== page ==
DIAL M FOR MURDER(director/producer: Alfred Hitchcock; screenwriter: Frederick Knott/from the play by Mr. Knott; cinematographer: Robert Burks; editor: Rudi Fehr; music: Dimitri Tiomkin; cast: Ray Milland (Tom Wendice), Grace Kelly (Margot Wendice), Robert Cummings (Mark Halliday), Anthony Dawson (Captain Swan Lesgate), John Williams (Chief Inspector Hubbard); Runtime: 105; MPAA Rating: NR; Warner Brothers; 1954)
Reviewed by Dennis Schwartz
This is Alfred Hitchcock’s only attempt at shooting in 3-D and garners mixed results, as it provided many surprises but also made for some awkward compositions–that green ceramic lamp thrust forth in a close-up for no plot purpose except to highlight it for 3-D effect. It is based on the popular mystery play by Frederick Knott. Dial M For Murder mainly disappoints because it’s far too talky and stagebound, lacking the usual action and ambitions for a Hitchcock film. Though it’s still entertaining and mildly enjoyable and above-average, but only as one of the master’s minor works.
Retired tennis pro Ray Milland plays idler fortune hunter Tom Wendice, who blackmails a shady school acquaintance, a disgraced army captain, Swan Lesgate (Anthony Dawson), into making an attempt on his beautiful wife Margot’s (Grace Kelly) life. The motives are a big insurance payout and a suspected infidelity–he catches her messing around with handsome American mystery author Mark Halliday (Robert Cummings).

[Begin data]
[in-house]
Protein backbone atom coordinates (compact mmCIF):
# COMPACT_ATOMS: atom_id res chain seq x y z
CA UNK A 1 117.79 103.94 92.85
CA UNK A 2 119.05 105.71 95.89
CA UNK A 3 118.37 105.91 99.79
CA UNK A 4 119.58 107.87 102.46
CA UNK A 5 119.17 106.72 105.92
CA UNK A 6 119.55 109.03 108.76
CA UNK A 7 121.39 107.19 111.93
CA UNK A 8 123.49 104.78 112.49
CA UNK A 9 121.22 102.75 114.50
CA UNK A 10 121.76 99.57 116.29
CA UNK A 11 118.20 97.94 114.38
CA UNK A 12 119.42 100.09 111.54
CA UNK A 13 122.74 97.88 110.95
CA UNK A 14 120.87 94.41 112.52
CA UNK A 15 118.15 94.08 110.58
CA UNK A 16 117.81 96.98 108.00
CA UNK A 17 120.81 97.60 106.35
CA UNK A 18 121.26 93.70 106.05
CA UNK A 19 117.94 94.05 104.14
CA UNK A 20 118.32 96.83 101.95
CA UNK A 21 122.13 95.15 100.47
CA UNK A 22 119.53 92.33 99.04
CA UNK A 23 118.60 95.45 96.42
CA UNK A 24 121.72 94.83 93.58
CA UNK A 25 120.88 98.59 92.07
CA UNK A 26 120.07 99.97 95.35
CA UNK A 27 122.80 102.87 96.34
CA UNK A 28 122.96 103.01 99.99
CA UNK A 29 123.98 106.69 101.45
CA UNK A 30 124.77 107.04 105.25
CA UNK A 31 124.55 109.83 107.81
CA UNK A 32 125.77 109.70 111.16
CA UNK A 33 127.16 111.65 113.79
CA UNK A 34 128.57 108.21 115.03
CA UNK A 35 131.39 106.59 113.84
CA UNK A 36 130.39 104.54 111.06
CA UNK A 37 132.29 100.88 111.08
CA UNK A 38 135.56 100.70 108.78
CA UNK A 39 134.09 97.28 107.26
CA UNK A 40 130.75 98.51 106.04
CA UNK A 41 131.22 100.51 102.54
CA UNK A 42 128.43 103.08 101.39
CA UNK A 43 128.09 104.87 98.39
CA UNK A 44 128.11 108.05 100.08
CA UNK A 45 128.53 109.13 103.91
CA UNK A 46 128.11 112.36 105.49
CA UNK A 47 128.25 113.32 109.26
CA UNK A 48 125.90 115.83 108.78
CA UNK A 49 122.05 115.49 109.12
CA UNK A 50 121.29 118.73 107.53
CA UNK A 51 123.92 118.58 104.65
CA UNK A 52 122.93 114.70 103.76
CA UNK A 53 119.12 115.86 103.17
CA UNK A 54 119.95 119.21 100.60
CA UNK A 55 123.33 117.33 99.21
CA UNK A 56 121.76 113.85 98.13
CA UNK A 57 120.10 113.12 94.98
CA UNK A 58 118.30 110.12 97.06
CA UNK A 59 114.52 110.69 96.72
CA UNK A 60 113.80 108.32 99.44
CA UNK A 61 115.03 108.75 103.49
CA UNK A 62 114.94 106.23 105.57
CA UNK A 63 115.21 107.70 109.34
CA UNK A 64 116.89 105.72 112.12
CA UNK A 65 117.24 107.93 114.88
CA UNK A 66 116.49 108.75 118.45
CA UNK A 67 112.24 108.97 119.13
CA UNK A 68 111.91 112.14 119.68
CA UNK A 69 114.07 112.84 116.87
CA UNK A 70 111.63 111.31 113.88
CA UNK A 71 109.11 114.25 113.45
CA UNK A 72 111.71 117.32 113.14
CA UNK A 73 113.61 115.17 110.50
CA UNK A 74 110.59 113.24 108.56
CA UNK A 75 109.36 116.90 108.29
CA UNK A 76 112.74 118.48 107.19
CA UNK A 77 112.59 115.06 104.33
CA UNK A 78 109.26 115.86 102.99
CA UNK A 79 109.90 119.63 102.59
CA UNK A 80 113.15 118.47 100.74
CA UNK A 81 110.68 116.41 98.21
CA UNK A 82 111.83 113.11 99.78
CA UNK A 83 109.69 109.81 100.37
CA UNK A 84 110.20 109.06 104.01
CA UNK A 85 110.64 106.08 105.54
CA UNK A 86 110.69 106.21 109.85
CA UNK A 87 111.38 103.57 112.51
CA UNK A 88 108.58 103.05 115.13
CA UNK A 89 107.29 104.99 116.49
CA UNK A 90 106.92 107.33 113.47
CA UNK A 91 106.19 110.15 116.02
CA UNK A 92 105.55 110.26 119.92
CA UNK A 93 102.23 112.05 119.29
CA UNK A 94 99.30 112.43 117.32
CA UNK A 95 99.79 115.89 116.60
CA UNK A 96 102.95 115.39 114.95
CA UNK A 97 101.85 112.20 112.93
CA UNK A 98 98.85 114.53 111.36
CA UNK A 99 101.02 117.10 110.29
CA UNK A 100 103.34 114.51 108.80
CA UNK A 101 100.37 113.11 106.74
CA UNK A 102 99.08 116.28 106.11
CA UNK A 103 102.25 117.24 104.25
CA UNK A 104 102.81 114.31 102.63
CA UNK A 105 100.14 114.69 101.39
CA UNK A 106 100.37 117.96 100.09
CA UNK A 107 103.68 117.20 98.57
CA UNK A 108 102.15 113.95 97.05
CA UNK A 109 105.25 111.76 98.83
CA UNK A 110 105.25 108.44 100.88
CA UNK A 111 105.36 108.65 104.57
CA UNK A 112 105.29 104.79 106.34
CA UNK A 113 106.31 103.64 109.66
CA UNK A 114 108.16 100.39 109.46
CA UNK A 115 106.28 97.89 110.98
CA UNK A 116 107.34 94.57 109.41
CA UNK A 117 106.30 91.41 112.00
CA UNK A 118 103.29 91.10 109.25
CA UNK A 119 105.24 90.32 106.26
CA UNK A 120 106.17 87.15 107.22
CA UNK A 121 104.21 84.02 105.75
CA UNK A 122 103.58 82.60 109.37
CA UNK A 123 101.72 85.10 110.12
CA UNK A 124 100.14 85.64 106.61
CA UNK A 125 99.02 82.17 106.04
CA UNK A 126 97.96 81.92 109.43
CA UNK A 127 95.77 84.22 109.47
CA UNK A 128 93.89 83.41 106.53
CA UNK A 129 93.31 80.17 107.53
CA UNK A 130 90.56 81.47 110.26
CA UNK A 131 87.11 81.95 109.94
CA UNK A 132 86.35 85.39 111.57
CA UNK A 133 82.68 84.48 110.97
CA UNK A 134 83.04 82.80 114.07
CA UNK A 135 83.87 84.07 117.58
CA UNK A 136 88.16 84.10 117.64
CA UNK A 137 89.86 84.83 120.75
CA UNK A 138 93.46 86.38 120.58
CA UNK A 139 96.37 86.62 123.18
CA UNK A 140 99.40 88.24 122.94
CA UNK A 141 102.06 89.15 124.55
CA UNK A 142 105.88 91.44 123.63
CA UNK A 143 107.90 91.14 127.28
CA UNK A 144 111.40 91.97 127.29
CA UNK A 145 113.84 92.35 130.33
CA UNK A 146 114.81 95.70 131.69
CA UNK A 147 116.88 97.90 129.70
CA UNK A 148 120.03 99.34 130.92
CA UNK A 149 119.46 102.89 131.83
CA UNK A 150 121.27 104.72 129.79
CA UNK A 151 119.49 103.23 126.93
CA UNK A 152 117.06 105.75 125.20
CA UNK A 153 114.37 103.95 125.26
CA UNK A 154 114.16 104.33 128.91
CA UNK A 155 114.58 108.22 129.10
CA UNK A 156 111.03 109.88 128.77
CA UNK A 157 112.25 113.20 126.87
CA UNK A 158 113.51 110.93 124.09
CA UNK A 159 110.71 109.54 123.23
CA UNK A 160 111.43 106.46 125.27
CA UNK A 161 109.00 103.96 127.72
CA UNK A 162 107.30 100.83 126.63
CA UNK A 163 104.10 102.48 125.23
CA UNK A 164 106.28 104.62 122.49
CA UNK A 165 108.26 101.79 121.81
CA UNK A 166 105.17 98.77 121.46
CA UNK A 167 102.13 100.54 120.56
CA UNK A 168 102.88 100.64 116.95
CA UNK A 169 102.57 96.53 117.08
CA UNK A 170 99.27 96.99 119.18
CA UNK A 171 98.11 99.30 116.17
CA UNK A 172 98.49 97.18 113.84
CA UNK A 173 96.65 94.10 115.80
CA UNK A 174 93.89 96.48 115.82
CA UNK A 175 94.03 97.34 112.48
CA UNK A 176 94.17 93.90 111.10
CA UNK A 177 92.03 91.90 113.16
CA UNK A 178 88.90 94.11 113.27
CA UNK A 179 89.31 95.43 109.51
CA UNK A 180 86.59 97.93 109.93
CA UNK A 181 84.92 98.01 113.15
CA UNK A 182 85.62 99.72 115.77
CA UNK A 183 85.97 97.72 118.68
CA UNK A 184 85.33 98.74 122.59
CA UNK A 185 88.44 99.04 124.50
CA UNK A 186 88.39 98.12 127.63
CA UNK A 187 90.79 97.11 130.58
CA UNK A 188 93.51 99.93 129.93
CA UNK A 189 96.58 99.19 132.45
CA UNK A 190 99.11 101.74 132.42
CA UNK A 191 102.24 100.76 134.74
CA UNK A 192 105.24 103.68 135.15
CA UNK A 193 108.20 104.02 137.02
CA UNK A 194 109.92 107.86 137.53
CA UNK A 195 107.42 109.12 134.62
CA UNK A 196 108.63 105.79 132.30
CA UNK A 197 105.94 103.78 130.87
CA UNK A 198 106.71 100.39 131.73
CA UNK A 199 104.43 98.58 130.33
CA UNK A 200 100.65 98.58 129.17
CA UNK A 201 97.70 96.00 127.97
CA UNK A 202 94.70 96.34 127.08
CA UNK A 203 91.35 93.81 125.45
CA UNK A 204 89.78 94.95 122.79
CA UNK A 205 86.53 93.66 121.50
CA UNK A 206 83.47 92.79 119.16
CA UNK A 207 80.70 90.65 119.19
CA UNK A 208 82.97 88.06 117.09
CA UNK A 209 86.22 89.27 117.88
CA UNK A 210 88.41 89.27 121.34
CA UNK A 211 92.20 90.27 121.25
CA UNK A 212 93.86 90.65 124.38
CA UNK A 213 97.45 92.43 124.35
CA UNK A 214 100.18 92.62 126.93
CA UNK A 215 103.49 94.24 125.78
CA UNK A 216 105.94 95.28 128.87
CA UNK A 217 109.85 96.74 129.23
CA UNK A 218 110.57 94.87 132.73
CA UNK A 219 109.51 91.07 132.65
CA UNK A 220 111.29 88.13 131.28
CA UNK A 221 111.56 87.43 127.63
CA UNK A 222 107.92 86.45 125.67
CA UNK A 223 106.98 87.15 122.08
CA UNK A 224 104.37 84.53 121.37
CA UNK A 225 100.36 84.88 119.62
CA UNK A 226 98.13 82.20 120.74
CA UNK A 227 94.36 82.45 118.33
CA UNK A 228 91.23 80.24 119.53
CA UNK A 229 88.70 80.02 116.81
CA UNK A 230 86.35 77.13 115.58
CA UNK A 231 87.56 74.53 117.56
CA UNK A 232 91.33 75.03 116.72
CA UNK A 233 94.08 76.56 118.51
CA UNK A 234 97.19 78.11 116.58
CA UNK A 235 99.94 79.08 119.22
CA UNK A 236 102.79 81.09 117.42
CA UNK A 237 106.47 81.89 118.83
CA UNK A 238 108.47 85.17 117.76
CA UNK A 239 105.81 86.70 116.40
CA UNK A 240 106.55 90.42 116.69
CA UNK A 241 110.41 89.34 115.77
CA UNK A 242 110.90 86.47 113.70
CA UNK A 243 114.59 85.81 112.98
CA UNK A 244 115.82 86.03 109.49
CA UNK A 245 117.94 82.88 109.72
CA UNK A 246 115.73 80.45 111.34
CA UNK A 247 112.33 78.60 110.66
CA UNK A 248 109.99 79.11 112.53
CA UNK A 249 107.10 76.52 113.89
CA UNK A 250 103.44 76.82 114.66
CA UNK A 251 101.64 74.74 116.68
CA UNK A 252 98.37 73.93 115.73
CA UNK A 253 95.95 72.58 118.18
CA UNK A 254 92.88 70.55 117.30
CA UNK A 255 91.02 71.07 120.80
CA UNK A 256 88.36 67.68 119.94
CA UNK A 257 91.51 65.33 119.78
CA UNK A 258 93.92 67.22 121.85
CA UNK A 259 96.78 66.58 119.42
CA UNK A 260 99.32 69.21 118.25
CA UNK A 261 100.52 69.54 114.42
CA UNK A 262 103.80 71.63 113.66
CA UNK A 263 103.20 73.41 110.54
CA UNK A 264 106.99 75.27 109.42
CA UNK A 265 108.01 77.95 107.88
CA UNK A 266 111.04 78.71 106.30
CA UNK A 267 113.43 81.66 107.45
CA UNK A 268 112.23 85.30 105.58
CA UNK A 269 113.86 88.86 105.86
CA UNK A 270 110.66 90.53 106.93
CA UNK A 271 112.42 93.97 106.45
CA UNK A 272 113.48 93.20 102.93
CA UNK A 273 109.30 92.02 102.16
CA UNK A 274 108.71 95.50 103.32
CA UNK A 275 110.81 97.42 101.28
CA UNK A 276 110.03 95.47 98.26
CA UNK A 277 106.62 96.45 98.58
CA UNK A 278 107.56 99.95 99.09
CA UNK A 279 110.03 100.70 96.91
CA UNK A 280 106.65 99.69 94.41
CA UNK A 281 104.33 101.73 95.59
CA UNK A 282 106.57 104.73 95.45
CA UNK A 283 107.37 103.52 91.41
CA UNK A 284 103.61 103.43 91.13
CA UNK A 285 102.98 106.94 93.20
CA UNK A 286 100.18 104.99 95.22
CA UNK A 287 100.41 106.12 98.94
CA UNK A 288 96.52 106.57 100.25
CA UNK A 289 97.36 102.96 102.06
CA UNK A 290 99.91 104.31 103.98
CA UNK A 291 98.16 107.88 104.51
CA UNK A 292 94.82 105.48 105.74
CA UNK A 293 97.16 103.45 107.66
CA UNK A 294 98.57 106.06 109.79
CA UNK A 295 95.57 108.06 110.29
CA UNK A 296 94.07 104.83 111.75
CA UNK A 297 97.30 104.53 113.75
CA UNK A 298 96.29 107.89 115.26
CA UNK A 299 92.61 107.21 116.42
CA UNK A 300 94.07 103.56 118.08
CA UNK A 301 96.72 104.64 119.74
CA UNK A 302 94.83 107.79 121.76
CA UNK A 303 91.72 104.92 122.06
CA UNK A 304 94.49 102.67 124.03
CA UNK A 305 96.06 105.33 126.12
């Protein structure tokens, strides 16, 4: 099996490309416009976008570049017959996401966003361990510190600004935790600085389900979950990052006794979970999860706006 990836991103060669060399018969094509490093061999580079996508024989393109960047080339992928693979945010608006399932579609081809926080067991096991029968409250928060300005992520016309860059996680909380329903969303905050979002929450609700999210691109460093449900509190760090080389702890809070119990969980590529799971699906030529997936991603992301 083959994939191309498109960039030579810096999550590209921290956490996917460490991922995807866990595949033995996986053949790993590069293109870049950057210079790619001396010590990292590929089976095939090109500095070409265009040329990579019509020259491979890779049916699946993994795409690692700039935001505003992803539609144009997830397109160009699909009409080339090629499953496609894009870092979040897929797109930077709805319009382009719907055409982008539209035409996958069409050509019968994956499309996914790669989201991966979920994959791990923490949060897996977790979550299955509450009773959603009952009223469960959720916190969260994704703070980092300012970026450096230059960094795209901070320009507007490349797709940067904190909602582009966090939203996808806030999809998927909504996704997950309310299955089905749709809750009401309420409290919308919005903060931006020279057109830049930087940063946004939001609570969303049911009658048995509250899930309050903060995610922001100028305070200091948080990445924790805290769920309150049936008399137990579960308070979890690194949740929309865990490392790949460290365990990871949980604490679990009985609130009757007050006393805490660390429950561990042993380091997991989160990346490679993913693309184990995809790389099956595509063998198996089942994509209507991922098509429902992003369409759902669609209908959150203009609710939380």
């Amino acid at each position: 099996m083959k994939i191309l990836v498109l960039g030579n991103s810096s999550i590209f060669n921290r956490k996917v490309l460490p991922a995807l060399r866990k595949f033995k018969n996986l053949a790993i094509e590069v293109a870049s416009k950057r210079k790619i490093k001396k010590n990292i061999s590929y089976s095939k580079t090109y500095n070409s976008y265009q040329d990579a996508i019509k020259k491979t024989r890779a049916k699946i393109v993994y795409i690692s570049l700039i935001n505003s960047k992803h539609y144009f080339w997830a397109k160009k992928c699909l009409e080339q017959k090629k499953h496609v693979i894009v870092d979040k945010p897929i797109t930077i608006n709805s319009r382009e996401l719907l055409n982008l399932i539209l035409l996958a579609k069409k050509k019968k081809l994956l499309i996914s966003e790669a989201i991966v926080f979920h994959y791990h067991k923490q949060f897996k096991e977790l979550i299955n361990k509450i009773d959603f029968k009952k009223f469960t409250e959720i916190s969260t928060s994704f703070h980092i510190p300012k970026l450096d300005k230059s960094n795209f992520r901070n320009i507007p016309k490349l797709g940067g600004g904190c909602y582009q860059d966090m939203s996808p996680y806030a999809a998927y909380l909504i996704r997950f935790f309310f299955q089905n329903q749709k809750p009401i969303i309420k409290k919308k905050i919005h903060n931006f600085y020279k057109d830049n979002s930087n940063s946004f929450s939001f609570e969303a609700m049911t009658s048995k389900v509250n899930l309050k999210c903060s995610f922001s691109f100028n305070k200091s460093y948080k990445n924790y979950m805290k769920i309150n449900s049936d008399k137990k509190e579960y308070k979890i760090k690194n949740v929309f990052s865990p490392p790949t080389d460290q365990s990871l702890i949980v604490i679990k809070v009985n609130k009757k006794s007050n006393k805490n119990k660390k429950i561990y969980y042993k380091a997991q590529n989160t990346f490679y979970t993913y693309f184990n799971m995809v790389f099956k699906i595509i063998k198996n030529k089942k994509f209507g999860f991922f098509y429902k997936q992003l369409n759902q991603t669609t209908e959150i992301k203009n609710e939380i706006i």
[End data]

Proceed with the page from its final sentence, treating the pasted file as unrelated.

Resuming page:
The carefully worked out scheme is to murder Kelly and make it look like the work of a burglar. But Kelly fights back and kills her assailant. When canny Scotland Yard Chief Inspector Hubbard (John Williams) investigates, he injects new life into the inert drama. Hitchcock shoots most of the film in a one-room set. The suspense builds when Milland improvises after his setback and subtly suggests that his wife has committed first-degree murder. In the meantime, Kelly wonders why a stranger would enter her flat and want to kill her. She still refuses to leave her unloving hubby, while bland Cummings can’t convince Milland to confess. The fun is seeing how Milland eventually gets tripped up after Kelly is left dangling over her predicament. Milland’s performance is chilling and gives the film the edge it needed. Kelly and Cummings contribute little to the drama, as his part is underwritten and she never convinces that she’s more a movie queen than an actress.
REVIEWED ON 5/5/2004 GRADE: B
Dennis Schwartz: “Ozus’ World Movie Reviews”
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